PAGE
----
₹1.20 crore fine imposed on tribal man for cutting 2 trees in MP’s Raisen
A Madhya Pradesh forest department officer has imposed a fine of ₹1.20 crore on a member of an indigenous forest tribe for allegedly cutting two trees in the forest of Raisen district, calculating the cost on basis of measurable and immeasurable benefits provided by trees, forest officials said.
The fine was imposed on Chhote Lal Bhilala, 30, a resident of Silwani village of Raisen district, who was spotted cutting two sagaon (or sagwan; teak) trees at Singori Sanctuary on January 5. He was arrested on April 26.
Bamhori forest ranger Mahendra Singh said, “According to study of the Indian Council of Forestry Research and Education, a tree provides intangible benefits of ₹52 lakh for 50 years. This includes oxygen supply of ₹11.97 lakh, ₹23.68 lakh for controlling air pollution, 19 lakh for soil erosion and soil filtration and ₹4 lakh for water filtration. The trees gives tangible benefits of ₹2 lakh. Therefore, a tree gives benefits of about ₹60 lakhs during its life span to people.”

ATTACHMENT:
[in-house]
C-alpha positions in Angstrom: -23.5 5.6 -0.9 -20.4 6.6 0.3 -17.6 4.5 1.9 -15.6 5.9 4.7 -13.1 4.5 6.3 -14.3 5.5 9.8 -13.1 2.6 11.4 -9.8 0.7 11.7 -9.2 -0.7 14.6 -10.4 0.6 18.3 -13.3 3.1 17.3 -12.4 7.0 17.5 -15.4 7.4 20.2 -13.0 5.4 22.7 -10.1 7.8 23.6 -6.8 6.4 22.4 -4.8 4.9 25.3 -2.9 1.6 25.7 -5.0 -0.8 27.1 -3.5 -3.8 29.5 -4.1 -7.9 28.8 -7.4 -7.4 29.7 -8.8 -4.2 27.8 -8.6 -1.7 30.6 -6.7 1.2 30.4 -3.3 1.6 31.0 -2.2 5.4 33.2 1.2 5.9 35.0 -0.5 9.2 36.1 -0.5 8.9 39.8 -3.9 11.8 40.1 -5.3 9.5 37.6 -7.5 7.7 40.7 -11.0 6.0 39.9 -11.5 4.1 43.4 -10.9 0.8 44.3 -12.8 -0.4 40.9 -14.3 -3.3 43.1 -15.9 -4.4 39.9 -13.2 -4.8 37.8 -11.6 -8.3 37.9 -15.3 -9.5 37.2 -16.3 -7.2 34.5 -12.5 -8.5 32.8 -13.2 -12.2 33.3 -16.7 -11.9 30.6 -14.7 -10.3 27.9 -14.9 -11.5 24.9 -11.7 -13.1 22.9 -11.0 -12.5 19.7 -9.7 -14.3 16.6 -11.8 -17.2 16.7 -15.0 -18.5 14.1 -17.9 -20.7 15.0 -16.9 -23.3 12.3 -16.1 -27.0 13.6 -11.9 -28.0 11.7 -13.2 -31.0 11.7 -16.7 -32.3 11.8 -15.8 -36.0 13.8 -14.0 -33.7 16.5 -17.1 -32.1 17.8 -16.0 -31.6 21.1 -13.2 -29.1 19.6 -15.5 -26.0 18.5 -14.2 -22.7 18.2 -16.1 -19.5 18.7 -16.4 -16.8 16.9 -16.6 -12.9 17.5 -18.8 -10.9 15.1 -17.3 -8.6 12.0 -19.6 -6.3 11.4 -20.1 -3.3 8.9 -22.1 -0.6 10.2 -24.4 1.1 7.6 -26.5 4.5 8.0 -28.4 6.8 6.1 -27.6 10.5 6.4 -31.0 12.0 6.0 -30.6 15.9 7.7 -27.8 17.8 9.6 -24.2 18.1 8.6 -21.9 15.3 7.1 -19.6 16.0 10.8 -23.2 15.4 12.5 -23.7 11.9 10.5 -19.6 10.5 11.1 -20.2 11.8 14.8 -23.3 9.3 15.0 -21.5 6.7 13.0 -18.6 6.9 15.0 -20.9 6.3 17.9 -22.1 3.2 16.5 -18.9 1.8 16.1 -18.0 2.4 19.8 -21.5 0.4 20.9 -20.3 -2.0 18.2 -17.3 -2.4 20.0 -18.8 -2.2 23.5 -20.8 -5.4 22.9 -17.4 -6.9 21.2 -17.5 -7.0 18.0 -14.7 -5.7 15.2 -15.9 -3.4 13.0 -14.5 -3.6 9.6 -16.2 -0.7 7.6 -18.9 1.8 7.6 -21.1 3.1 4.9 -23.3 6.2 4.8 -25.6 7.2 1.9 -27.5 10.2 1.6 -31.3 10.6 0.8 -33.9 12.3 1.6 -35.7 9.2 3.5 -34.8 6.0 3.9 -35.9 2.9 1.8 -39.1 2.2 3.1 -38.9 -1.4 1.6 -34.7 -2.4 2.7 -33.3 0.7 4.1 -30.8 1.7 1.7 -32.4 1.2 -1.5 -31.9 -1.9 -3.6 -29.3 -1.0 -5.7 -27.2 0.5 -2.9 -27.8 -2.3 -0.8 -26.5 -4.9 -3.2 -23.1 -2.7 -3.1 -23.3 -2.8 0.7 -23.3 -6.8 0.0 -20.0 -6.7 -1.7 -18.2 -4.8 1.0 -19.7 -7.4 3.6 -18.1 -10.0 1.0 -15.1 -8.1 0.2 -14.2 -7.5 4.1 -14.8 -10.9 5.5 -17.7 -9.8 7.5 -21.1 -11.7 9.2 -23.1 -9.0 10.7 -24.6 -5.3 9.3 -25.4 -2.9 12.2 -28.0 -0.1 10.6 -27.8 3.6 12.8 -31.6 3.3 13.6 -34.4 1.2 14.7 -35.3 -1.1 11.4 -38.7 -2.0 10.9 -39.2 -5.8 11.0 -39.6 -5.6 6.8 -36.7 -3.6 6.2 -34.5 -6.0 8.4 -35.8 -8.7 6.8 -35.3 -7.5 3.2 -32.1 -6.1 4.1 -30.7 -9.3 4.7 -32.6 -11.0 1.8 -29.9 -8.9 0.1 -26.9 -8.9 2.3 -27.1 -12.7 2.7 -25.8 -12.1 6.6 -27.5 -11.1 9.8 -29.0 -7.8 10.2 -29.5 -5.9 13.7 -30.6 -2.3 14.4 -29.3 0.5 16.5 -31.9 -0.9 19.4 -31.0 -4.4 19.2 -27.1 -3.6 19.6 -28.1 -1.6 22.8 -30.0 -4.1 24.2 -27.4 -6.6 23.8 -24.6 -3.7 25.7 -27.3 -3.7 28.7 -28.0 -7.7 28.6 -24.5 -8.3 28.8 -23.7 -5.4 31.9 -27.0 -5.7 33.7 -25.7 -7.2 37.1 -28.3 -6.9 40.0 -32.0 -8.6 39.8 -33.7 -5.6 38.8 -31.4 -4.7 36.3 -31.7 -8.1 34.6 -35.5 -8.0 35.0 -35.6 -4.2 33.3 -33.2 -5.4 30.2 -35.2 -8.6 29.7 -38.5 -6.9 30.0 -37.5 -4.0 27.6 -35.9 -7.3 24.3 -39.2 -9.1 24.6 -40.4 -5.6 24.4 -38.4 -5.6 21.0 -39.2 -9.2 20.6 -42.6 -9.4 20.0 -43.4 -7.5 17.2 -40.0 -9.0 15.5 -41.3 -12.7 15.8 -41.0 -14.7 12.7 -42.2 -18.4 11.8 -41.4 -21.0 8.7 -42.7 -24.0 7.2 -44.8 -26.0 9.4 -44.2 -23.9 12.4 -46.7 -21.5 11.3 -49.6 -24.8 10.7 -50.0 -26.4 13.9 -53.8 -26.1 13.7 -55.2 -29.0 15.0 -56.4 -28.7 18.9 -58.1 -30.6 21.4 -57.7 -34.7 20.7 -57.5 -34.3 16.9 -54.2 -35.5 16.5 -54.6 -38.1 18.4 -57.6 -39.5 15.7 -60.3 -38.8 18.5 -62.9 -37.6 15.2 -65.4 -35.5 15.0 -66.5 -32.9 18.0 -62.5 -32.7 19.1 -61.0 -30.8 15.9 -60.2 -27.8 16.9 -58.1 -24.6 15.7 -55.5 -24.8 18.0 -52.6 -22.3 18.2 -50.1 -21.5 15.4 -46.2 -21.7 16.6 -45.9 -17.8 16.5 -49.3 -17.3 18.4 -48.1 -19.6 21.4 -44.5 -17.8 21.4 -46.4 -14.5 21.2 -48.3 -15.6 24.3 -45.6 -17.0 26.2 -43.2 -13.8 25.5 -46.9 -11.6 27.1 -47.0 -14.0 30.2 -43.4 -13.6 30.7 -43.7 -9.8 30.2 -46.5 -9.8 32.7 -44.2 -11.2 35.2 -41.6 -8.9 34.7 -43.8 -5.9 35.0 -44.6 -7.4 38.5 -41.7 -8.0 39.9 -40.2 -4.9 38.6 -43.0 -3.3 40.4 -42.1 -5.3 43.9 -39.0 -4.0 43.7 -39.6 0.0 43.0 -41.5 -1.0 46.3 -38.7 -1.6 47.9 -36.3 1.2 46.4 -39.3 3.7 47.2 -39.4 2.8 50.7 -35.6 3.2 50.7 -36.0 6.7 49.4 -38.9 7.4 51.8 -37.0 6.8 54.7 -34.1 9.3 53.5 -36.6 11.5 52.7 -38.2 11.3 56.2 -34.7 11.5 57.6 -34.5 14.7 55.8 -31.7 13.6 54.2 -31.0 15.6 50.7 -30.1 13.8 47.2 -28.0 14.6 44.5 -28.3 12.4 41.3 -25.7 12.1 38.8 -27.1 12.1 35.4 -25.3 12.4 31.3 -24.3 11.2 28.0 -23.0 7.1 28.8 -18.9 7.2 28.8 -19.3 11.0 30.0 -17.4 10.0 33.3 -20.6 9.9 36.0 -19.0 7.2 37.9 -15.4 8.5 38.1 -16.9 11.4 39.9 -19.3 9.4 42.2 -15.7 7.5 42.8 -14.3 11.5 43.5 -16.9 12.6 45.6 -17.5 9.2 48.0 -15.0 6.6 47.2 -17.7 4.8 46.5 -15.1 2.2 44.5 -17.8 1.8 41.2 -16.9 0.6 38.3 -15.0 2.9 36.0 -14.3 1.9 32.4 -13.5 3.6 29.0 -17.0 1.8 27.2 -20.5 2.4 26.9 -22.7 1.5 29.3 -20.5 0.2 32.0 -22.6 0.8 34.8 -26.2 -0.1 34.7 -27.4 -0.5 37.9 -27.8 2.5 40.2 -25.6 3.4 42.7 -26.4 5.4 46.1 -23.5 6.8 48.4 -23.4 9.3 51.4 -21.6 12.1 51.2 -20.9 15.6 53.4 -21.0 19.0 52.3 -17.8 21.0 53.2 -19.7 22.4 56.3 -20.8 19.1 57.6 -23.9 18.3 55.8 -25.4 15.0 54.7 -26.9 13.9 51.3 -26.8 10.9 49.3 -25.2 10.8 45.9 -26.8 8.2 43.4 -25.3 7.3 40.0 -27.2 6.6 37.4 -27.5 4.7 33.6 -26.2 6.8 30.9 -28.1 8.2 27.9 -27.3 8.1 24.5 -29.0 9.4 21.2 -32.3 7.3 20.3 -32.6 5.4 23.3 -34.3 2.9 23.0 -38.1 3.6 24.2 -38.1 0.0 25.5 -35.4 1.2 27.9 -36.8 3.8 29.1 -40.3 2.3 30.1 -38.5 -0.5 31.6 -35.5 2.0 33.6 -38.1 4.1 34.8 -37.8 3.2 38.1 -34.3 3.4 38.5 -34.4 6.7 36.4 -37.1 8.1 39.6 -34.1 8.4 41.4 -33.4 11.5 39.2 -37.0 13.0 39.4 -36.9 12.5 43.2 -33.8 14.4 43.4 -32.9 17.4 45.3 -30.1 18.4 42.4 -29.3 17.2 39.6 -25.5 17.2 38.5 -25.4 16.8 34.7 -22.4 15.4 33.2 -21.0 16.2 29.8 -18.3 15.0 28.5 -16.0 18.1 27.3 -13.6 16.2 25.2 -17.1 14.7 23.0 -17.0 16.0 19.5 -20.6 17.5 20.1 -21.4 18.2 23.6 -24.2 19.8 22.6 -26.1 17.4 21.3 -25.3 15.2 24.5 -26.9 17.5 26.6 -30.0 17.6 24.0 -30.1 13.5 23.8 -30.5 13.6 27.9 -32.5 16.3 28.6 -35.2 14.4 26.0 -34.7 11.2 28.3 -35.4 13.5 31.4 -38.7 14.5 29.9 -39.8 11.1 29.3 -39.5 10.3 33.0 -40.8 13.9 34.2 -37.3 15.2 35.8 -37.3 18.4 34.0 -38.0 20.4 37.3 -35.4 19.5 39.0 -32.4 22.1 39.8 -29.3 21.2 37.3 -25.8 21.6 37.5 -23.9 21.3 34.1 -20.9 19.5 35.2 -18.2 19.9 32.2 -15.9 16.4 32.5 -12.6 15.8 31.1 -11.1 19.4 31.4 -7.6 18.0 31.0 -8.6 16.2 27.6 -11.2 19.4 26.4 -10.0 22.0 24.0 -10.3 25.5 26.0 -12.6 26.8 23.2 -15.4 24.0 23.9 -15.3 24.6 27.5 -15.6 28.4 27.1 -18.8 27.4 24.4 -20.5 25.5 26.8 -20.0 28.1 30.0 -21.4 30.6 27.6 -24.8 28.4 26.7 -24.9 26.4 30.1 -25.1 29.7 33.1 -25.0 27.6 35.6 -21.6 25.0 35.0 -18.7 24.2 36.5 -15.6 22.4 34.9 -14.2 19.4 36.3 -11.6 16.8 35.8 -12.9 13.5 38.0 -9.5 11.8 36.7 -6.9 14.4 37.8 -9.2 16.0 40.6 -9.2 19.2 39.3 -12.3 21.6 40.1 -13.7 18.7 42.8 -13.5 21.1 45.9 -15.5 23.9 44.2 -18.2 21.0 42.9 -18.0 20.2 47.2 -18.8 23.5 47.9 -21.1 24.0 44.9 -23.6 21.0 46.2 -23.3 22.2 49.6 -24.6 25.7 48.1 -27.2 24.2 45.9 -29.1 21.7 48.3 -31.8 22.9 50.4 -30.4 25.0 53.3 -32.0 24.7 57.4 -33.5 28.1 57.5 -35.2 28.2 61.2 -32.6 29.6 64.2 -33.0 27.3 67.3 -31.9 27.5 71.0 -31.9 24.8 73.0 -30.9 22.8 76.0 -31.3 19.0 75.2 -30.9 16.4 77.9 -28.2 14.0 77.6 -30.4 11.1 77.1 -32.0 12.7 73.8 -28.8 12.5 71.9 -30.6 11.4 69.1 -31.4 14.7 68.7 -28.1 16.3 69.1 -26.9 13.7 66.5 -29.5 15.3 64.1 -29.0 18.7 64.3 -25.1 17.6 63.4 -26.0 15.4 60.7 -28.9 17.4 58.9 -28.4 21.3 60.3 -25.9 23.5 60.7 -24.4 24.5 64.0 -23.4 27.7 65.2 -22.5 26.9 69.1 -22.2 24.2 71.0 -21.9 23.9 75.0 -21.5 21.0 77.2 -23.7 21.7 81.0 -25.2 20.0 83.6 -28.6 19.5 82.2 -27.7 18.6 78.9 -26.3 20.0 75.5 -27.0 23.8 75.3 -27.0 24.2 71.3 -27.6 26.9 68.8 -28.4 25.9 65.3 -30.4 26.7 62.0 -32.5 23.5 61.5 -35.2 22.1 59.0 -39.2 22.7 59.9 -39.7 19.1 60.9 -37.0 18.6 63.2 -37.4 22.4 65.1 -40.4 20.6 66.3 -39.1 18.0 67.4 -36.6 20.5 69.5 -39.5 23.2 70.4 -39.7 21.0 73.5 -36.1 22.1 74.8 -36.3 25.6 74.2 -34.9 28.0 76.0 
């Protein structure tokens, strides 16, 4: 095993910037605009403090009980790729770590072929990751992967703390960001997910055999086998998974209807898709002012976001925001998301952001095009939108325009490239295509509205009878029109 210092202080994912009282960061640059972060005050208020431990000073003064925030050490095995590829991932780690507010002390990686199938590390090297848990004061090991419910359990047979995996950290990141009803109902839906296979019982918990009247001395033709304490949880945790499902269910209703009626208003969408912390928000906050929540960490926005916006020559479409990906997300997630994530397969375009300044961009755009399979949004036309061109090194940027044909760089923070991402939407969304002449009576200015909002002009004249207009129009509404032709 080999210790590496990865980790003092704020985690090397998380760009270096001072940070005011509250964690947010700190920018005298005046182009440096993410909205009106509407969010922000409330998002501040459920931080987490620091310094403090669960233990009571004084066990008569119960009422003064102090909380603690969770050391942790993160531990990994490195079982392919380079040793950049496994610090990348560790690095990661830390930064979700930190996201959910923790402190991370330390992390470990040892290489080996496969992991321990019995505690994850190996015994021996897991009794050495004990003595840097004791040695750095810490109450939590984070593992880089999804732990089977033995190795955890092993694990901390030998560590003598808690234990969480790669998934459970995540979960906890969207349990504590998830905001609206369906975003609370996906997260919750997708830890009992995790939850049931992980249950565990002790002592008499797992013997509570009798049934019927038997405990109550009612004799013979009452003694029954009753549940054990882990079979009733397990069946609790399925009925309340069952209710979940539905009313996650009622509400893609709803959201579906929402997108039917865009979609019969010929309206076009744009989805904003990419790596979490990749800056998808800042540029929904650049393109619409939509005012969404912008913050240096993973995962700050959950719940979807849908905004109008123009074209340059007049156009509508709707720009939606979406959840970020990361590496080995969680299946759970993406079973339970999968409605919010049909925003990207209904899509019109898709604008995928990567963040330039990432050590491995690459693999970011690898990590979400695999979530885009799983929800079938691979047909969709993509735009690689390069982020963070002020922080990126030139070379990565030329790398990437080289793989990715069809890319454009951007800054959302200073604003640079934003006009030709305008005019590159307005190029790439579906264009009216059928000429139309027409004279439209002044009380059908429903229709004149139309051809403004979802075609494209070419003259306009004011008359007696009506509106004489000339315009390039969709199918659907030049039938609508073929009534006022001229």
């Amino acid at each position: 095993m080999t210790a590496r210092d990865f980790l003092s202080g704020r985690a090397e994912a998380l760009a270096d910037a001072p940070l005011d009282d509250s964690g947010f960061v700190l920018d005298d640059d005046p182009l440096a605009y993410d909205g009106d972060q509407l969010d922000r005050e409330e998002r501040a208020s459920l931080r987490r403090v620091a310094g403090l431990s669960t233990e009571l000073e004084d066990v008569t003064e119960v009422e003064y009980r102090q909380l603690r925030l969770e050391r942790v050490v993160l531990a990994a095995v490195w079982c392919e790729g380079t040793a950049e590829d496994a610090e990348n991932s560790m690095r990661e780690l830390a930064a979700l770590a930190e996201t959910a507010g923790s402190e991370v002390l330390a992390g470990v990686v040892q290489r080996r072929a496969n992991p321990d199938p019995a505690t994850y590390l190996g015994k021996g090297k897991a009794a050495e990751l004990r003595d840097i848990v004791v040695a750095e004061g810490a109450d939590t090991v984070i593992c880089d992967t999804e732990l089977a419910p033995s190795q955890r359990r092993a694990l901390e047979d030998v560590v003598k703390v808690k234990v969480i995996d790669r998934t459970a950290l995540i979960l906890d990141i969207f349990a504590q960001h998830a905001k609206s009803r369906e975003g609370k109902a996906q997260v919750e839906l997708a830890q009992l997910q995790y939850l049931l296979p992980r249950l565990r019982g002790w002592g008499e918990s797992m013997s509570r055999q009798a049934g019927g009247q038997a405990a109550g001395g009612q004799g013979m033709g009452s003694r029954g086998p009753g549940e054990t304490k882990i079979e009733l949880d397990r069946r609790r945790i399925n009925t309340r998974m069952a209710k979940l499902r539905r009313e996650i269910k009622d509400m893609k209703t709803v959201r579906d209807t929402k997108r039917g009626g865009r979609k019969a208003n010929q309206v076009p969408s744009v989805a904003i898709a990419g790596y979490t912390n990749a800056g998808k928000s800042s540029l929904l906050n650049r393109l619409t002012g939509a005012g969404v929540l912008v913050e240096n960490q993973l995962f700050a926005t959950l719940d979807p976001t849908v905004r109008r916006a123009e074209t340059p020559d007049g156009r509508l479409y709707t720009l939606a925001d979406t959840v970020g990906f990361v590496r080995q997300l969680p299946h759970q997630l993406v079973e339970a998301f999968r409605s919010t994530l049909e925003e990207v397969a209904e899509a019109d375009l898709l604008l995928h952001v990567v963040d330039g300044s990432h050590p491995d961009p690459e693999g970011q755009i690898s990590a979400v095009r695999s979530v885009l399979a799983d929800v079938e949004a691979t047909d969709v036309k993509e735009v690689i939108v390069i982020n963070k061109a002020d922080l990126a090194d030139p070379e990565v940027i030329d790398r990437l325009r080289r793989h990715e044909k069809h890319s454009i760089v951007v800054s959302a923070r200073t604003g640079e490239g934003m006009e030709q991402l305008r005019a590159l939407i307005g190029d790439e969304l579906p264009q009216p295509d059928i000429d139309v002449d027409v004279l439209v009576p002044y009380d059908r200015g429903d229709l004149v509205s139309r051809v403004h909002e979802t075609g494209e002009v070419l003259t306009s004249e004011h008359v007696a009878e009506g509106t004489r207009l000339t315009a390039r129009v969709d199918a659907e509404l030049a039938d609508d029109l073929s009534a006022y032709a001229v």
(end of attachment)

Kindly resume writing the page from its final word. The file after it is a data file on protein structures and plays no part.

In February, an expert committee told the Supreme Court that the value of a tree is its age multiplied by ₹74500.
“The fine was imposed on the basis of benefits provided by a tree,” Singh added.
“Chhote Lal is a habitual offender and locals complained that he was involved in illicit felling of trees to sell it to a furniture shop,” he added.
However, Chhote Lal’s uncle Phool Bhilala said, “We live in a forest village and use uprooted old trees to construct our houses but the ranger is harassing us.
An advocate and expert of Indian Forest Act, BL Gupta said, “According to Indian Forest Act, there is a provision of fine of ₹500 and six month imprisonment for illicit felling of tree. But the ranger imposed a fine as per a study in the charge-sheet. It is going to be an interesting case.”
Madhya Pradesh forest department’S principal chief conservator Rajesh Shrivastava said: “I have asked divisional forest officer, Raisen to share a report on this issue because it’s a first of kind matter for the state.”